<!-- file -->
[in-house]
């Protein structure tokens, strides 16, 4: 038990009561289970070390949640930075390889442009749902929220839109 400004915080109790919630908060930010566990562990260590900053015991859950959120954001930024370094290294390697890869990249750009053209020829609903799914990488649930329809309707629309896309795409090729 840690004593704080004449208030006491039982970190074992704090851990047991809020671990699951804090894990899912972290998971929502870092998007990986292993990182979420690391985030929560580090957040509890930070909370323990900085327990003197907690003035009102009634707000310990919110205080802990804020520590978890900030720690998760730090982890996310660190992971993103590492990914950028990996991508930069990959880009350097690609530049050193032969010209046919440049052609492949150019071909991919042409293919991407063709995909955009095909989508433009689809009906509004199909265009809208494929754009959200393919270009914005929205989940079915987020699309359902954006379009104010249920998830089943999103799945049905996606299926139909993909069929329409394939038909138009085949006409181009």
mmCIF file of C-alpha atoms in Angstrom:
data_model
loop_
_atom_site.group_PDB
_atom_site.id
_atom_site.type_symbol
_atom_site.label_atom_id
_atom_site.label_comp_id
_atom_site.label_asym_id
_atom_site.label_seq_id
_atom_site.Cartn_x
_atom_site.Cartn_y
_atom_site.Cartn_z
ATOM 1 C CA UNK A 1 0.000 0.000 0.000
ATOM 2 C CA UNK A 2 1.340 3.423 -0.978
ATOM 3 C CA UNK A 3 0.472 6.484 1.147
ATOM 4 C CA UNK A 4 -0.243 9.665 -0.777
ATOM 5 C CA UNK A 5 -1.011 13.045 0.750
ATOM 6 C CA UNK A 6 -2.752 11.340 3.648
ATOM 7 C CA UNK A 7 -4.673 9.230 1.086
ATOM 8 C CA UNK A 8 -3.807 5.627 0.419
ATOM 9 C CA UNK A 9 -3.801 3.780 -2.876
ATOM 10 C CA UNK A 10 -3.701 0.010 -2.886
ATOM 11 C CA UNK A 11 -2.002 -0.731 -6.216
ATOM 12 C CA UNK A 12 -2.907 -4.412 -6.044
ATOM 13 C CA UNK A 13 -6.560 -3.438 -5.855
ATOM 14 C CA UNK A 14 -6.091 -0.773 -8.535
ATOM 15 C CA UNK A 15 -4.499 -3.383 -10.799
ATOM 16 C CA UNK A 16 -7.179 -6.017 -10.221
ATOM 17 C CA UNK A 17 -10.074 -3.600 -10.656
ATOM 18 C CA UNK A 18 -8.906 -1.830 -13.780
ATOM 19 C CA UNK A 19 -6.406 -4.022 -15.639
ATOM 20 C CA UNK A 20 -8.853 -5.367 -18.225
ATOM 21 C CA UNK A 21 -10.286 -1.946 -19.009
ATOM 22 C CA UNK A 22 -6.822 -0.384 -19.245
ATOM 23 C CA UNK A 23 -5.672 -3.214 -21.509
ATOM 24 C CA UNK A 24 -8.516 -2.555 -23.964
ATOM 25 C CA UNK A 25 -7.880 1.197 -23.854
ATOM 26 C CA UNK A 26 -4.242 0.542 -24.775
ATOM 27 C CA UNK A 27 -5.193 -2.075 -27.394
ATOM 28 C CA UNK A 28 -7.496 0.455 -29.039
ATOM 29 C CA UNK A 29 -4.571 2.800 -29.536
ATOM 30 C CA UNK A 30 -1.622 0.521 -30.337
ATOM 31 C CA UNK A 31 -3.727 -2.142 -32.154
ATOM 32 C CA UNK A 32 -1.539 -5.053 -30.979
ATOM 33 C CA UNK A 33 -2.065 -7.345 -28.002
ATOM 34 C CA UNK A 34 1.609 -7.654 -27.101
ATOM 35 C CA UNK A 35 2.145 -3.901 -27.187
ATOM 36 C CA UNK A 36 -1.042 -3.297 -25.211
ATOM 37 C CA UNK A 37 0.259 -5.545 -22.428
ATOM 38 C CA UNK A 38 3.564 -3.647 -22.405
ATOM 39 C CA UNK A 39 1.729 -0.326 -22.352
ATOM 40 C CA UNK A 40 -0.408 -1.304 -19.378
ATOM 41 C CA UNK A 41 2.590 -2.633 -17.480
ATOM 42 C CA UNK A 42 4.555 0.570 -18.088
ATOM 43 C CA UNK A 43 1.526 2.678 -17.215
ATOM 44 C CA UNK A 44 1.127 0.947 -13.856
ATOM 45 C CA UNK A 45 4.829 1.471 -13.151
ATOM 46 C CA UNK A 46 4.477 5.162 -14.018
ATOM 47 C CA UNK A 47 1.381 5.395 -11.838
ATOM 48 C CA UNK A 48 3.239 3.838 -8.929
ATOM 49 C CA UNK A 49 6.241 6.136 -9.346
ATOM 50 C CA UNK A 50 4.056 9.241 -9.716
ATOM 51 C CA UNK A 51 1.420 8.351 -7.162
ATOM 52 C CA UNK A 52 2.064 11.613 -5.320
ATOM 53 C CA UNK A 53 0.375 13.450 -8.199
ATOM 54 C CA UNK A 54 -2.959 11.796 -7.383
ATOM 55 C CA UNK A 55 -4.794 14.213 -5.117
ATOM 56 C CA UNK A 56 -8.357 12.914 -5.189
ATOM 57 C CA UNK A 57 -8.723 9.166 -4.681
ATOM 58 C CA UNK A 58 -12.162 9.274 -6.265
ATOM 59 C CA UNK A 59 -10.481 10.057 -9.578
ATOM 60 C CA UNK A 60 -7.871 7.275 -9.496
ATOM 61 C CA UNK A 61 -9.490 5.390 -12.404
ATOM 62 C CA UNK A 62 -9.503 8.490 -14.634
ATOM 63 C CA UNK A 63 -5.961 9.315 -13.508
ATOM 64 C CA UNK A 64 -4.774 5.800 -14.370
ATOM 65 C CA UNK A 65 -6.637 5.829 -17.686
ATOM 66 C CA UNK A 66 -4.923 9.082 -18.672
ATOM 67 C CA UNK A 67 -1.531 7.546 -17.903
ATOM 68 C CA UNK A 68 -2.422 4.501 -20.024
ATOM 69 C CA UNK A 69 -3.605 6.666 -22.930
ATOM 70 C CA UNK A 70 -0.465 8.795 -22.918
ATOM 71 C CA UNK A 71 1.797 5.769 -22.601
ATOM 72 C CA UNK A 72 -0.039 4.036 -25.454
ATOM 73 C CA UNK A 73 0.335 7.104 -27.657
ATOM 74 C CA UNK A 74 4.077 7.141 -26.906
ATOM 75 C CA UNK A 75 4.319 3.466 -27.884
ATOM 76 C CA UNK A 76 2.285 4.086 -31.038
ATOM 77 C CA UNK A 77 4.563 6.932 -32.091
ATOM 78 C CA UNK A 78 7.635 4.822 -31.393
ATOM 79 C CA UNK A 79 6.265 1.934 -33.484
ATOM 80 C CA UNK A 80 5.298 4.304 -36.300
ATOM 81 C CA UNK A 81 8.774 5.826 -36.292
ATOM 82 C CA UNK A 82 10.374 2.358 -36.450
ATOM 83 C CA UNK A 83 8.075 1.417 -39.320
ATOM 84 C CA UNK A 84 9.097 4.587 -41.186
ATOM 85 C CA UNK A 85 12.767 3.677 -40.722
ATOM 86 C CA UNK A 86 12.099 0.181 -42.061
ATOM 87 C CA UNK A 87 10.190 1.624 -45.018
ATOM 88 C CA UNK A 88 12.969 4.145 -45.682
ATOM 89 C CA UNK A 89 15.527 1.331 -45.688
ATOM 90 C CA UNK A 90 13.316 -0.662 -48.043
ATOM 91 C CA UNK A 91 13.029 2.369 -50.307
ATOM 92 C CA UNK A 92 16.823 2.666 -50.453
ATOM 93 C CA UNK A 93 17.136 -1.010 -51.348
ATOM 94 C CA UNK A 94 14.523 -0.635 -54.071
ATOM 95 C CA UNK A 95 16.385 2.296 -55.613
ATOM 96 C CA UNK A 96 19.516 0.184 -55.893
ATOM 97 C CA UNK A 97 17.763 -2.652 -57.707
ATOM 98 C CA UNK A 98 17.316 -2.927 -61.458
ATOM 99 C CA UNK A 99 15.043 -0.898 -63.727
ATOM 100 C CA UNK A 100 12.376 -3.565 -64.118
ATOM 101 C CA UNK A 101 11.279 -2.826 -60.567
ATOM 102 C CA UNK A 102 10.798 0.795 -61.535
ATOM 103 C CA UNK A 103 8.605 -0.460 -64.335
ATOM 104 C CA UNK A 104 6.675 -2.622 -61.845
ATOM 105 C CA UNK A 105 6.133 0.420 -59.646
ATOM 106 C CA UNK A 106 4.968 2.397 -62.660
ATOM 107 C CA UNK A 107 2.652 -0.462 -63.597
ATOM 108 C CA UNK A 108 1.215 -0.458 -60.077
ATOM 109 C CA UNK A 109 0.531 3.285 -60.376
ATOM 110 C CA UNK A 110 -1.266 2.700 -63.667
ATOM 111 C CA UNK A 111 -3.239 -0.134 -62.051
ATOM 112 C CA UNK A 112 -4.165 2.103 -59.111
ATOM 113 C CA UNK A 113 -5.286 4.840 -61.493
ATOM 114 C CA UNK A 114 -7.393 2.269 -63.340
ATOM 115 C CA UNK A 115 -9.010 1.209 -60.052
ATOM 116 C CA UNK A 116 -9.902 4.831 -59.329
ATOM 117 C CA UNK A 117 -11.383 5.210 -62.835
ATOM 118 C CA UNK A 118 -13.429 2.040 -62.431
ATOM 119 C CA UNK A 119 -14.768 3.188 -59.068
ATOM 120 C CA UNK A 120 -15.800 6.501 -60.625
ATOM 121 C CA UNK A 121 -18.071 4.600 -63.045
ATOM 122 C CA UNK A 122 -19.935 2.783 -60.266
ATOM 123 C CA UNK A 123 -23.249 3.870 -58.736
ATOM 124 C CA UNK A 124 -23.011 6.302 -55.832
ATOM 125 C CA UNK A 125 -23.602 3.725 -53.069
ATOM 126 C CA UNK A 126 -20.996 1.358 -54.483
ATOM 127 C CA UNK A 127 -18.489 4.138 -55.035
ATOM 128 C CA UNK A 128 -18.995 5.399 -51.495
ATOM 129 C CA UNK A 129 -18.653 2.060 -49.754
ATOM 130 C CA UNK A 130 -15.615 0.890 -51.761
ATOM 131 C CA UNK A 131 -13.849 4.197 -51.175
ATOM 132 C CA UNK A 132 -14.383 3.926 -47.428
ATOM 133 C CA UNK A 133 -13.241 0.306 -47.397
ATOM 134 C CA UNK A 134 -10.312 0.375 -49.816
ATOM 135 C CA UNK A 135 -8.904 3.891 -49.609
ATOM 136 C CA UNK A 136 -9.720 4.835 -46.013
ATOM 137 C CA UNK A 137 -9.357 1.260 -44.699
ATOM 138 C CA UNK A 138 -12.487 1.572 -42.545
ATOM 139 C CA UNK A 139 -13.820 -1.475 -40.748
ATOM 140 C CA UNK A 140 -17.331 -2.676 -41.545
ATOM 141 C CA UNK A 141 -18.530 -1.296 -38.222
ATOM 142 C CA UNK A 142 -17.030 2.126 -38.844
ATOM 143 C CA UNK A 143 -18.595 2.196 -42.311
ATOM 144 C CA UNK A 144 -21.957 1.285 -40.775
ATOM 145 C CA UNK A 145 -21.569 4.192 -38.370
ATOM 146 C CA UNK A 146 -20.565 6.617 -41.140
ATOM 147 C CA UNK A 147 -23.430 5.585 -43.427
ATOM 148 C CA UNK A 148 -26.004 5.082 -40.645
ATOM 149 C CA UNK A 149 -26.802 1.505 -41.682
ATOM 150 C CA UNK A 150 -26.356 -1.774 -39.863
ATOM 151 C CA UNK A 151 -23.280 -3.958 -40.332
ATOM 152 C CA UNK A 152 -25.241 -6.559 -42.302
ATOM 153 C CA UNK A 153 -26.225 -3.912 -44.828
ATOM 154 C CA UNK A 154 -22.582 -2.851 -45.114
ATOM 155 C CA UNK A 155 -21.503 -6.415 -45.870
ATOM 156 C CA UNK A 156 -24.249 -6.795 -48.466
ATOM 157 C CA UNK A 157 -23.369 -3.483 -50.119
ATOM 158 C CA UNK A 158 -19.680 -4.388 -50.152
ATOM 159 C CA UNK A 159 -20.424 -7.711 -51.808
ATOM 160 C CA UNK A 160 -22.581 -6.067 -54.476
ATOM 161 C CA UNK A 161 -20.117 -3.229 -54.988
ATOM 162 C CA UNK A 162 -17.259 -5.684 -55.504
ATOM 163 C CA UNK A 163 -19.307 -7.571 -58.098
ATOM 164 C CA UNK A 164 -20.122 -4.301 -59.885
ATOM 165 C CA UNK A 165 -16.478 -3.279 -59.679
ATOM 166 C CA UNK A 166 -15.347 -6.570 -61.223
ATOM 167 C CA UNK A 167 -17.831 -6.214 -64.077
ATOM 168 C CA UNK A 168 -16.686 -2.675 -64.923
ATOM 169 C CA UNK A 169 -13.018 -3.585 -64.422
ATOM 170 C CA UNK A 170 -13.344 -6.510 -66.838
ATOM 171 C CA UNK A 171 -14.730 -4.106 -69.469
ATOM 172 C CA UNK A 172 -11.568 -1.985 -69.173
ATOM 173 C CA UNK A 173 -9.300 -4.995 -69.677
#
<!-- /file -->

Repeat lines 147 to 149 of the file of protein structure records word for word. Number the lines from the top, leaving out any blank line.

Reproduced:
ATOM 132 C CA UNK A 132 -14.383 3.926 -47.428
ATOM 133 C CA UNK A 133 -13.241 0.306 -47.397
ATOM 134 C CA UNK A 134 -10.312 0.375 -49.816